First of Westjet’s now-retired 767s heads off to Florida for conversion into a cargo aircraft.
Update Jan. 5: This story has been updated to confirm Amazon’s purchase of the former Westjet aircraft.
Amazon has confirmed it bought four former Westjet Boeing 767 aircraft for conversion to freighter aircraft. Amazon bought the four wide-body jets in March but only publicly acknowledged the purchase Tuesday.
The planes are being converted to freighters to bolster Amazon’s fleet of leased and owned aircraft. They are expected to join Amazon’s fleet this year. Amazon is buying another seven used 767-300s from Delta.
“Our goal is to continue delivering for customers across the U.S. in the way that they expect from Amazon, and purchasing our own aircraft is a natural next step toward that goal,” said Sarah Rhoads, Vice President of Amazon Global Air in a news release.
In the midst of the COVID-19 pandemic, Canada’s Westjet donated 115 galley carts from its older 767 aircraft to an Alberta hospital. The move signalled an end to the type’s service in Westjet colours.
The carts are intended to be used to hold medical supplies in isolation rooms at a temporary pandemic facility in Calgary. The airline says the carts will help keep areas fully contained and reduce the risk of cross-contamination between different areas in the hospital.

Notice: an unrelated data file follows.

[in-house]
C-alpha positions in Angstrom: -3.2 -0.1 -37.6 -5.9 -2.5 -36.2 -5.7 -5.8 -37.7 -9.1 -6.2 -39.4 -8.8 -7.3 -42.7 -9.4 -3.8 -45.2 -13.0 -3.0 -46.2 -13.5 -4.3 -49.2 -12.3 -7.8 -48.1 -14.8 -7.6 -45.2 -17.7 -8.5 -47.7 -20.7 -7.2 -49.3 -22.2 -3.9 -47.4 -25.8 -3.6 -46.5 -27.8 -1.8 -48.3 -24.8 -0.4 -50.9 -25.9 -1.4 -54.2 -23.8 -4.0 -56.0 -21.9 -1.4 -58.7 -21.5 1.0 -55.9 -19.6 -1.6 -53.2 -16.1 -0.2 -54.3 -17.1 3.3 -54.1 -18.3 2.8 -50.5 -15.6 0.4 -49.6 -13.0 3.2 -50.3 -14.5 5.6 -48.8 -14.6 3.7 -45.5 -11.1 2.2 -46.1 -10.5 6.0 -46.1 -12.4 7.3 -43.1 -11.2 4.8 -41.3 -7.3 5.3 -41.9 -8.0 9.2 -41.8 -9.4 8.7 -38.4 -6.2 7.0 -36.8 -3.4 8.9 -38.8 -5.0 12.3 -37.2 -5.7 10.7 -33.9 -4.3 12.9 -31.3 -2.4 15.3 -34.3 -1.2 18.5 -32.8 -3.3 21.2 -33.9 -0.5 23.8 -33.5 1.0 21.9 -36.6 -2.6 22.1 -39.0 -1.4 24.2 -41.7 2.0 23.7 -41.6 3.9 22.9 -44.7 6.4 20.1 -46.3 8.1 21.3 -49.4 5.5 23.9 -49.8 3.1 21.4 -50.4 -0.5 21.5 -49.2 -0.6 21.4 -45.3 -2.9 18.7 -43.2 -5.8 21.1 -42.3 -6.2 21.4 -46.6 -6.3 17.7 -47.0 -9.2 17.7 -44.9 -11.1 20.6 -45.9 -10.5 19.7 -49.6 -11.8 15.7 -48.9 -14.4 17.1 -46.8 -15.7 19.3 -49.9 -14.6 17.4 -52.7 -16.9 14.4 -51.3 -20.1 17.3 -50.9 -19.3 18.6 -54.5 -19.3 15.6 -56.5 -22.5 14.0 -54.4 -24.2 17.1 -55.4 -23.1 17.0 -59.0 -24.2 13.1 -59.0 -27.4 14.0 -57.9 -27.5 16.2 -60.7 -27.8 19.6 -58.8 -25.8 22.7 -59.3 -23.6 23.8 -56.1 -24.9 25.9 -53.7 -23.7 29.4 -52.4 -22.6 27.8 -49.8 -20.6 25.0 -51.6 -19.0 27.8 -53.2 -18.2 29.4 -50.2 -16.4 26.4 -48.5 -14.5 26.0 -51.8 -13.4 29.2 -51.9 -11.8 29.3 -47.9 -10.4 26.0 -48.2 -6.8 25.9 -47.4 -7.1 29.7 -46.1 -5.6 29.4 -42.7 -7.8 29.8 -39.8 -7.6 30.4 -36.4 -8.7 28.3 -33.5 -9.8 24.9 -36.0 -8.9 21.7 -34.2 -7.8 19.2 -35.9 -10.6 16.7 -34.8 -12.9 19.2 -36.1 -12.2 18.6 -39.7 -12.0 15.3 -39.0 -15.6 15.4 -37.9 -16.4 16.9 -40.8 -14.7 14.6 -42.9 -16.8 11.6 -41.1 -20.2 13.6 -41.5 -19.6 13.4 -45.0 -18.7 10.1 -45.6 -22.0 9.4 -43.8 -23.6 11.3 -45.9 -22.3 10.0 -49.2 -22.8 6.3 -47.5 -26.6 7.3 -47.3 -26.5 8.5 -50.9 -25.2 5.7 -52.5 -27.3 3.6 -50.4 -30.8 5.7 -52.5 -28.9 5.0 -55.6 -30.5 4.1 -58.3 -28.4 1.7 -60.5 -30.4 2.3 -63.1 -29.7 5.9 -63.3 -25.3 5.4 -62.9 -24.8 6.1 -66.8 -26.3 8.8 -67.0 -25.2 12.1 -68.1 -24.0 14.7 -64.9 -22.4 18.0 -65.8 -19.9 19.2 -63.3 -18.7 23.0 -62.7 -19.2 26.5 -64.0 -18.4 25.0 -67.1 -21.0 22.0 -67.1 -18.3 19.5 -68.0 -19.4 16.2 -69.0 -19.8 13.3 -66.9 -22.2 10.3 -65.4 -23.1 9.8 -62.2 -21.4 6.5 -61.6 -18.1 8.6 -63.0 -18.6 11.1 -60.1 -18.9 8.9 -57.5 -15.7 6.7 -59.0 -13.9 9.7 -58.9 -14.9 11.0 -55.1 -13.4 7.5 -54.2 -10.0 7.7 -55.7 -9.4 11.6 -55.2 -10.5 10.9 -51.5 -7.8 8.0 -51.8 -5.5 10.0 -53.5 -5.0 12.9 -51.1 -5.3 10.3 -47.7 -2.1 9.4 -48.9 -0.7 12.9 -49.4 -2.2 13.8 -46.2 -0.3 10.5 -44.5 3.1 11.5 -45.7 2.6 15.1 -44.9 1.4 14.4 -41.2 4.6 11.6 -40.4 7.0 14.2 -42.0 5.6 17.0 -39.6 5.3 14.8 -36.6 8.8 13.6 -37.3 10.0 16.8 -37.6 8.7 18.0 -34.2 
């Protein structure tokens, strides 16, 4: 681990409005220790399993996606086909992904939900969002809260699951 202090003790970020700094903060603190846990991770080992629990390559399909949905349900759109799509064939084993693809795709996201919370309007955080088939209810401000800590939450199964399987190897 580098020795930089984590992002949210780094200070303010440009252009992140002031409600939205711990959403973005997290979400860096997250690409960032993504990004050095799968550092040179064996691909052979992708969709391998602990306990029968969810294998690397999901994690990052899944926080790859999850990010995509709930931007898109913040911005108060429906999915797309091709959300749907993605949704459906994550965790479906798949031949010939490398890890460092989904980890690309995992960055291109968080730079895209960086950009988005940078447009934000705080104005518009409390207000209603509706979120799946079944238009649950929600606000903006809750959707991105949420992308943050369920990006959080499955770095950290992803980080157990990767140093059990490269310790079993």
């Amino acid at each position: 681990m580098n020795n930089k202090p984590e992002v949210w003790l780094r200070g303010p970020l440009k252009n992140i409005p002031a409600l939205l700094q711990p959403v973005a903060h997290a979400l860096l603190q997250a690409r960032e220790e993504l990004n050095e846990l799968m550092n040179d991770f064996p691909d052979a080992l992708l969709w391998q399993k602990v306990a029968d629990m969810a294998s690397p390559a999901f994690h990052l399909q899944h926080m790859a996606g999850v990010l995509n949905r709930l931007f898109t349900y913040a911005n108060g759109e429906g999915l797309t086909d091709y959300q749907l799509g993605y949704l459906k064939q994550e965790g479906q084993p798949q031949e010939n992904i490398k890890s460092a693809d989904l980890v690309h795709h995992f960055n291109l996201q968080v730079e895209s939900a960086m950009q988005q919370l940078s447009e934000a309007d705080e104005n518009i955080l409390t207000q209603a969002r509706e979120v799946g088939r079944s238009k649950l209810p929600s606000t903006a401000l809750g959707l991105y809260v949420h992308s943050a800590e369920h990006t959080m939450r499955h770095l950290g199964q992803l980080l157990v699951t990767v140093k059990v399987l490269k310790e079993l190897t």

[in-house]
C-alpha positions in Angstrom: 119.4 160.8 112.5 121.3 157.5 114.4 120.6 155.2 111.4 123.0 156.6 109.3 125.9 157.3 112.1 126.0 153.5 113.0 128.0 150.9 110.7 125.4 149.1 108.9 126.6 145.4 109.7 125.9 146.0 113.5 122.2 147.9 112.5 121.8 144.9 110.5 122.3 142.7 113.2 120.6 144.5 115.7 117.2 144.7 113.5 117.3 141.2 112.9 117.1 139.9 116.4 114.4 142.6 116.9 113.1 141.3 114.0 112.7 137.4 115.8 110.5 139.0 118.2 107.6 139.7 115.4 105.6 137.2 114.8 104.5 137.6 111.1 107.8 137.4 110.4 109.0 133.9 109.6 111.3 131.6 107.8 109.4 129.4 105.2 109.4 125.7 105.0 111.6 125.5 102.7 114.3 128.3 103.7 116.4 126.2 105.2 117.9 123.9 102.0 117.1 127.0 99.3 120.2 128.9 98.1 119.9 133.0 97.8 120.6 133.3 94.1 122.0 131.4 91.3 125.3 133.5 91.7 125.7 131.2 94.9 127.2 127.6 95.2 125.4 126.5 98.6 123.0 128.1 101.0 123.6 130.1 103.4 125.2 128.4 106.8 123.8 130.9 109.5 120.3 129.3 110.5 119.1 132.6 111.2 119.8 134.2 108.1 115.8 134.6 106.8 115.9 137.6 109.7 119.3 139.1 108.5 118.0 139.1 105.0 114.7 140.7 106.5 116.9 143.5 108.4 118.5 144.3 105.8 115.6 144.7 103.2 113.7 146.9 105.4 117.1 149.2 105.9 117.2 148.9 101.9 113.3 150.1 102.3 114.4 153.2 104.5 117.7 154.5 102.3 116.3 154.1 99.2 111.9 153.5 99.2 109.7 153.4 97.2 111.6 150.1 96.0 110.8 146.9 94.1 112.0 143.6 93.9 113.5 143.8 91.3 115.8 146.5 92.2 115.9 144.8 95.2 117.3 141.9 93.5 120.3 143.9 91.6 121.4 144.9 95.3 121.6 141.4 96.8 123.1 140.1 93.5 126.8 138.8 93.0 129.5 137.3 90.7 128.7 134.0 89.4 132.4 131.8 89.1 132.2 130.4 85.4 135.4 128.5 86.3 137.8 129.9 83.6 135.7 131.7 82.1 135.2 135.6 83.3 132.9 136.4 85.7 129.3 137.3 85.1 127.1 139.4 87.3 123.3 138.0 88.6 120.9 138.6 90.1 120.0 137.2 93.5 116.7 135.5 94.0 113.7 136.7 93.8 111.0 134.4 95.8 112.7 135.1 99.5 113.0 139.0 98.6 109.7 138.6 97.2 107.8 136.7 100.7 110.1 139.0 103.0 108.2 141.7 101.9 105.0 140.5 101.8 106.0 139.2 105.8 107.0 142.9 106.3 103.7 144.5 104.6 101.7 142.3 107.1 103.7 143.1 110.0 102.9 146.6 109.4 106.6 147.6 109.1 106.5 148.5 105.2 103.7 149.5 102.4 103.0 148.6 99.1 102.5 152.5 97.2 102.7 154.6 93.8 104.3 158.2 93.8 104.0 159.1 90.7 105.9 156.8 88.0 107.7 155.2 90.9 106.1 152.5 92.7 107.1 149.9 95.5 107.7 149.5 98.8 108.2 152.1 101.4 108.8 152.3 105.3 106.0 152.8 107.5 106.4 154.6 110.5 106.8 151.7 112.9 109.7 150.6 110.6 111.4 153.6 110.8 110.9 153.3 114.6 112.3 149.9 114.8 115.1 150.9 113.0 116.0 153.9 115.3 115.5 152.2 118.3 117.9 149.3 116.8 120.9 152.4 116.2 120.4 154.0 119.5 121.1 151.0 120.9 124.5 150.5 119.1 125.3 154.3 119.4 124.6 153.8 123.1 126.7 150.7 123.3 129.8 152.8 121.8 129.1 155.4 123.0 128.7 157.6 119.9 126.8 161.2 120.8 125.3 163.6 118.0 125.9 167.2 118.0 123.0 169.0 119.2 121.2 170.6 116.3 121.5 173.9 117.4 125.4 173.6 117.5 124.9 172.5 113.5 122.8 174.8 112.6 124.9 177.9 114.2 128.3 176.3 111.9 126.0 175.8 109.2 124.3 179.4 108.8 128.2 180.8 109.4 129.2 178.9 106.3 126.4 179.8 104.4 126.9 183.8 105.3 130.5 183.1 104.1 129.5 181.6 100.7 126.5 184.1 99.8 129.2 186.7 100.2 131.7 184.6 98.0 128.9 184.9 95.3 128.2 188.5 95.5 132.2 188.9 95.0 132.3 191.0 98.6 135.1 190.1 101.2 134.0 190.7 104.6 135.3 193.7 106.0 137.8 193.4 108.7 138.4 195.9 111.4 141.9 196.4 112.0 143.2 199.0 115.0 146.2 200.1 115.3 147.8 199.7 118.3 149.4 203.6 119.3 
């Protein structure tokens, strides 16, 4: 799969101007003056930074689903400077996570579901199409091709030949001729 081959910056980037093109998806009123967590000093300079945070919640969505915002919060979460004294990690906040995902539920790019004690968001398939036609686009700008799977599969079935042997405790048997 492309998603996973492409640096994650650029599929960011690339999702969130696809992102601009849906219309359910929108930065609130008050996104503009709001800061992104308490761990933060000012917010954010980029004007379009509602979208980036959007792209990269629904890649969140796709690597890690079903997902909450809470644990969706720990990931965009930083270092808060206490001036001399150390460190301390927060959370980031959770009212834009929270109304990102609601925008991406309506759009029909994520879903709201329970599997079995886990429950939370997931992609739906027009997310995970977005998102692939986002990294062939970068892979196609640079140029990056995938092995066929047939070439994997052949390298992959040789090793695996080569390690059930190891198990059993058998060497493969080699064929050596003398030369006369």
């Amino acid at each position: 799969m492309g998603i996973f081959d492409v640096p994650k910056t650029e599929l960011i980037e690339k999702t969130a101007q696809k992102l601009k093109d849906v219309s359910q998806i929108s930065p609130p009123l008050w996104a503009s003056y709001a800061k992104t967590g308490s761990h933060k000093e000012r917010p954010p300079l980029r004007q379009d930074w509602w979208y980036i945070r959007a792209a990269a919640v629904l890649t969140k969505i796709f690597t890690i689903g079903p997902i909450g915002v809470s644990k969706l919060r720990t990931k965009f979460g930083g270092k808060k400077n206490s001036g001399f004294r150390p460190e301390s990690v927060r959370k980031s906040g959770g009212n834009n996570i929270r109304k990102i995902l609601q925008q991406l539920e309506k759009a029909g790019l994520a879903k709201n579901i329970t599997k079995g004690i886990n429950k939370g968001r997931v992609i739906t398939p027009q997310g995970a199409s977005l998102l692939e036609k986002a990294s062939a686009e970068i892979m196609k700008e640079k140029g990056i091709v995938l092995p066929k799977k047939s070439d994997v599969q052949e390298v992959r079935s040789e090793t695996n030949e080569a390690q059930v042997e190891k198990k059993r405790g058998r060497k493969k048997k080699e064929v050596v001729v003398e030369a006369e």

On August 19, the first of Westjet’s 767s left Calgary on its final flight in a passenger configuration. It was bound for Florida and future use as a cargo freighter.
Airline employees packed and shipped the carts to the Peter Lougheed Centre in Calgary April 23. The hospital added a 100-bed temporary structure to handle confirmed COVID patients. It will only open as an overflow facility.
Westjest says even if the temporary structure is never used, the galley carts are a donation to Alberta Health.
Westjet 767 history
Westjet bought four used Boeing 767-300 Extended Range with Winglet aircraft from QANTAS in 2014 and has been operating them since 2015 on routes to Europe, Hawaii, and the Caribbean. The 767s are now nearing 30 years of service, and with brand-new Boeing 787 Dreamliners in the Westjet fleet, the future of the older aircraft is in doubt.
In October, Westjet told Western Aviation News that the four 767s would fly for the summer of 2020 and they would be put on the market to gauge interest from potential buyers. Because of the pandemic, however, they were grounded in March. Westjet suspended its international services and offered a greatly reduced domestic schedule as borders closed and passengers stayed home. The market for planes – new or used – also collapsed.
While Westjet has not replied to a request for comment on the future of its 767, other airlines have already announced their plans.
Air Canada retired its 767s in both mainline and Rouge colours as part of a cost-cutting exercise. The move by bot airlines marks the end of passenger 767 service in Canada. The model continues on in freighter service with Cargojet.
American Airlines announced this week it would immediately retire its 17 Boeing 767-300ER aircraft. The planes had already been grounded by the pandemic and were slated for decommissioning by the end of the year.
But Thursday, AA said the planes, along with its fleet of Airbus A330-300, Boeing 757-200, Embraer E190, and Bombardier CRJ 200 aircraft will not be returning to the skies.
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